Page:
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When I’m foraging goldenrod, I prefer to harvest the leaves just before the flowers open or when some are open and others are just opening. Goldenrod is prone to powdery mildew and rust, so choose your leaves with care to avoid infected leaves. In fact, it is best to keep an eye on the overall condition of the plant when foraging goldenrod, harvesting from healthy, robust plants. Harvest the flower heads and leaves at the same time—when the flowers have opened and are bright yellow. Try to avoid any leaves and flower heads that may have powdery mildew or browning. When harvesting, make sure to leave behind some flowering stems so that the plant will continue to grow for years to come. Harvest the flower heads and leaves at the same time—when the flowers have opened and are bright yellow. Try to avoid any leaves and flower heads that may have powdery mildew or browning. When harvesting, make sure to leave behind some flowering stems so that the plant will continue to grow fo
In February 2013, herbal remedies and supplements became more difficult to source in Canada. At that time any natural health products that we’re unable to obtain approval from Health Canada were removed from health food stores and pharmacies. In order to maintain our personal health with natural, life giving herbs and supplements, Canadians now need to grow, harvest, and preserve their own herbs and supplements. To help you take care of your family’s health, Joybilee Farm is providing a series of herbal information posts, so that you can harvest your own herbs and create the herbal medicines that you personally need to thrive. Goldenrod is perhaps the first plant to consider for upper respiratory catarrh, whether acute or chronic. The plant may also be usind in combination with other herbs to treat influenza. Its carminative properties point to a role in the treatment of flatulent dyspepsia. As an anti-inflammatory urinary tract antiseptic, goldenrod may be helpful in cystitis, urethritis, and similar condition affecting this system. As a gargle, goldenrod can be effective for laryngitis and pharyngitis. It may be applied externally to promote healing of wounds. (Hoffman. Medical Herbalism, the science and practice of herbal medicine. Healing Arts Press: Rochester, 2003) As these seasonal changes in nature relate to our own rhythms, I was taught to eat and make herbal preparations according to the season. Incorporating colorful foods like squash, pumpkin, fall apples, and tomatoes is an easy way to eat seasonally, and when it comes to making seasonal herbal preparations, one doesn’t have to look far to see the bright yellow flowers of goldenrod (Solidago spp.) as well as several other fall herbs.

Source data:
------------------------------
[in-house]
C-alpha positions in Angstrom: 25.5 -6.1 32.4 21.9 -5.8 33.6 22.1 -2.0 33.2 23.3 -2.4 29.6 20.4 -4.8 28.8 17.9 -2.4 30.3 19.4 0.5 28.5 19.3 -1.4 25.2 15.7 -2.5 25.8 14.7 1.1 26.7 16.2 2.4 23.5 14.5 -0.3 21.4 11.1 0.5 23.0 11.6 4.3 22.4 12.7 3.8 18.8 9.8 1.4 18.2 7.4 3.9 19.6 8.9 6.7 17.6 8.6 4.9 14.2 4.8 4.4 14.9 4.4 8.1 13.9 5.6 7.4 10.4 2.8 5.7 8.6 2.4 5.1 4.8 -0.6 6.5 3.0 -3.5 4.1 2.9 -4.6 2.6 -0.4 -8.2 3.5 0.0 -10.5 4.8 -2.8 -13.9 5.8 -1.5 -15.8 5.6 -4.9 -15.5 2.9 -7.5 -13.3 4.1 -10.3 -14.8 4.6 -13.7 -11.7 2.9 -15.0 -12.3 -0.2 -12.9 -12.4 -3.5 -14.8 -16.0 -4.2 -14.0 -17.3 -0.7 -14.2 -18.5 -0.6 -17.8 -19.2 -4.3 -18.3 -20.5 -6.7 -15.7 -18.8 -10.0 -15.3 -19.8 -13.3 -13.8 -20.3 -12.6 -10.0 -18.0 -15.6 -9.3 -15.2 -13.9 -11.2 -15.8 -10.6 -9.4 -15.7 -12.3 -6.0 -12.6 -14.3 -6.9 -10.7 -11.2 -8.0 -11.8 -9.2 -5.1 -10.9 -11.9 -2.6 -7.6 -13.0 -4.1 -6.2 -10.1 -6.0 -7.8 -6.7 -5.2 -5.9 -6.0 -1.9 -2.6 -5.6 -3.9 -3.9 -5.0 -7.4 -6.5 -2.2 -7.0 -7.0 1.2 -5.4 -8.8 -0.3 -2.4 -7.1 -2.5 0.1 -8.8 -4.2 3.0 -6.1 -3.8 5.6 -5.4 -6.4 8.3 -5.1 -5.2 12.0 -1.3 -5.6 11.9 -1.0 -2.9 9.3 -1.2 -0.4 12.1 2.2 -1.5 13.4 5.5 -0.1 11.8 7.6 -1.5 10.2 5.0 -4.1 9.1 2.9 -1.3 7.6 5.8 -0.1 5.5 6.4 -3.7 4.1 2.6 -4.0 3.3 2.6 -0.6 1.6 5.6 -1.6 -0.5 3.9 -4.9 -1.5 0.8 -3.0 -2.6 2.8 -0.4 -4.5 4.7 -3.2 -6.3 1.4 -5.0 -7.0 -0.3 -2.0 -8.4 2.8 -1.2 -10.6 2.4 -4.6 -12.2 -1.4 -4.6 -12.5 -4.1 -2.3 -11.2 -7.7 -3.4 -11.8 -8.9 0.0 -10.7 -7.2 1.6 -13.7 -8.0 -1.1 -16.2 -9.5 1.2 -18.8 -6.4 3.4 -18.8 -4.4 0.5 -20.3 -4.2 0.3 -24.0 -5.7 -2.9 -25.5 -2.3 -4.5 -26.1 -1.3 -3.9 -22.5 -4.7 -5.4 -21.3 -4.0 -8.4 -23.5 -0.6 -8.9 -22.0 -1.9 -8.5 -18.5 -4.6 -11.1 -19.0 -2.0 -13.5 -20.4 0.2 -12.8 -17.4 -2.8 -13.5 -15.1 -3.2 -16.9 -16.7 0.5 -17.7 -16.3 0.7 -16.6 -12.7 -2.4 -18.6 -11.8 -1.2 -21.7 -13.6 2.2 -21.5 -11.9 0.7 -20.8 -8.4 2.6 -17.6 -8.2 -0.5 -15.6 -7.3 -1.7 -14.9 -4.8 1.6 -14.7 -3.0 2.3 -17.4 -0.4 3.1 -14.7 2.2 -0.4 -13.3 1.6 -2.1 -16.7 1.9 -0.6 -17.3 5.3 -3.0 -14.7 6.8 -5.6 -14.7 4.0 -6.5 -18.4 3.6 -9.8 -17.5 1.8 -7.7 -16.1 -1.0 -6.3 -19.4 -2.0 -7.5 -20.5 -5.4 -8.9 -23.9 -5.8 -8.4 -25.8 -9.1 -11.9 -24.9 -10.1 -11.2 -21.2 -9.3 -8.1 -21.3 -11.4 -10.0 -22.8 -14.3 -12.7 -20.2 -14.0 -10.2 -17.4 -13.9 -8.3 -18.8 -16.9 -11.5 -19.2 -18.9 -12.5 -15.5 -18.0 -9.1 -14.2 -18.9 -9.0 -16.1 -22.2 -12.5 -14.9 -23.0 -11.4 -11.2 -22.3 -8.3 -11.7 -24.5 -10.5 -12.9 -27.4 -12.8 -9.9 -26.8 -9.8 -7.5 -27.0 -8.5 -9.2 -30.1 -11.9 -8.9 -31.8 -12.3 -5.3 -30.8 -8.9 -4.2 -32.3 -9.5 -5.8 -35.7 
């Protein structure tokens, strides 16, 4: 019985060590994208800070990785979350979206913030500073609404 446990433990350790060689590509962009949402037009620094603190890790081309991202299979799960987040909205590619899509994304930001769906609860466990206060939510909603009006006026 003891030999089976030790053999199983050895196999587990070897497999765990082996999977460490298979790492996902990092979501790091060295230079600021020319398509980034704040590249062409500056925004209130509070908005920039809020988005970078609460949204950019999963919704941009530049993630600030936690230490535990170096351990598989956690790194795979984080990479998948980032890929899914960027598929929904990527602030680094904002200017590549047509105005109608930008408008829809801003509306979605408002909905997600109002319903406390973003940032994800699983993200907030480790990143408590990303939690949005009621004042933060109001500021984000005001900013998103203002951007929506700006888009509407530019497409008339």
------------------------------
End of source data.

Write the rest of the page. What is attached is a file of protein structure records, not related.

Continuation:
The bright yellow goldenrod flowers have also been used as a natural plant dye plant. These are used fresh since the dried flowers do not produce nearly the same yellow color as the fresh flowers. To use goldenrod as a natural dye, simply cut the flowers when in full bloom and simmer them for at least an hour in water. While your flowers are simmering, prepare your fabric by simmering it in hot water with a mordant. This will help your color stick to the fabric. (Mordants used vary from dyer to dyer. I use aluminum sulfate and cream of tartar, but I have only dyed wool. Check with an experienced dyer to find the best mordant for your fabric.) Next, strain the plant material from the liquid. Finally, soak your fabric in your herbal liquid. Various soaking times will yield different depths of color. When it’s finished soaking, squeeze the excess liquid from the fabric and hang it to dry. Information offered on Herbal Academy websites is for educational purposes only. The Herbal Academy makes neither medical claim, nor intends to diagnose or treat medical conditions. Links to external sites are for informational purposes only. The Herbal Academy neither endorses them nor is in any way responsible for their content. Readers must do their own research concerning the safety and usage of any herbs or supplements. (Source: theherbalacademy.com)